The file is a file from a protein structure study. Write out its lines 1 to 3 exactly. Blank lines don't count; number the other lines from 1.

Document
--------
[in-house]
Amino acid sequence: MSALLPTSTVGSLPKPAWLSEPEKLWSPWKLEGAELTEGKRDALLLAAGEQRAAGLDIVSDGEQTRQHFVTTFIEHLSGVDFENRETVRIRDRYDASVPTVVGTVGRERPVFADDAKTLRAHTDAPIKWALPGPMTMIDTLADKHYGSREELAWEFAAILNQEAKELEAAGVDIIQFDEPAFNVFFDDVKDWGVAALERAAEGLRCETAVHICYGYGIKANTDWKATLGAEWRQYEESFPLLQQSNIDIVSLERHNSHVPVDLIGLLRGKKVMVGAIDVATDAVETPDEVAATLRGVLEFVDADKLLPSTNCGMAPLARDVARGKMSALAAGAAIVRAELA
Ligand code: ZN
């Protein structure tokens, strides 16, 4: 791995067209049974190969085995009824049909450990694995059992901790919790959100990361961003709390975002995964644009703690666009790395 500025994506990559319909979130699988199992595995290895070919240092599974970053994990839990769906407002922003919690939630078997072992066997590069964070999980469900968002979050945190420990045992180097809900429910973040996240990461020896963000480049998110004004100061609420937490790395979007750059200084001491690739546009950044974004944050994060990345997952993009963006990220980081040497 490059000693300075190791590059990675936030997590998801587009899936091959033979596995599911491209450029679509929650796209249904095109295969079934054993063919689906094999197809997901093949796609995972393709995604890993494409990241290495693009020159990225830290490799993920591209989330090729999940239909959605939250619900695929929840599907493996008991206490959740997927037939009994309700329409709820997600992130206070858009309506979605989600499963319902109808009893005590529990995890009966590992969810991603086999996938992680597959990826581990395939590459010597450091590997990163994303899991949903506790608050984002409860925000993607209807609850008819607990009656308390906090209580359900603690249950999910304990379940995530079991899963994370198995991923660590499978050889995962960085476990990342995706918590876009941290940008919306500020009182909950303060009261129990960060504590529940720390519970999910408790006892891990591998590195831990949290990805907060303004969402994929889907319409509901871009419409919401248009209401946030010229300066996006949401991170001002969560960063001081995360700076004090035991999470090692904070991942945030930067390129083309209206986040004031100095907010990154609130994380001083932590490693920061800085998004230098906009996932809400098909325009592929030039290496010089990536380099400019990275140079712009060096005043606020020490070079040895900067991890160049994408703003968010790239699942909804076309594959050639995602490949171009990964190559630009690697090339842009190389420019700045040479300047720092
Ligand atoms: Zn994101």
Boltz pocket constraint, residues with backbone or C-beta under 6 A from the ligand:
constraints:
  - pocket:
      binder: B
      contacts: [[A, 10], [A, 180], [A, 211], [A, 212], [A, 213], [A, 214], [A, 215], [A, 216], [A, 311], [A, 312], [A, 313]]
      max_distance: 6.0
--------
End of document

[in-house]
Amino acid sequence: MSALLPTSTVGSLPKPAWLSEPEKLWSPWKLEGAELTEGKRDALLLAAGEQRAAGLDIVSDGEQTRQHFVTTFIEHLSGVDFENRETVRIRDRYDASVPTVVGTVGRERPVFADDAKTLRAHTDAPIKWALPGPMTMIDTLADKHYGSREELAWEFAAILNQEAKELEAAGVDIIQFDEPAFNVFFDDVKDWGVAALERAAEGLRCETAVHICYGYGIKANTDWKATLGAEWRQYEESFPLLQQSNIDIVSLERHNSHVPVDLIGLLRGKKVMVGAIDVATDAVETPDEVAATLRGVLEFVDADKLLPSTNCGMAPLARDVARGKMSALAAGAAIVRAELA
Ligand code: ZN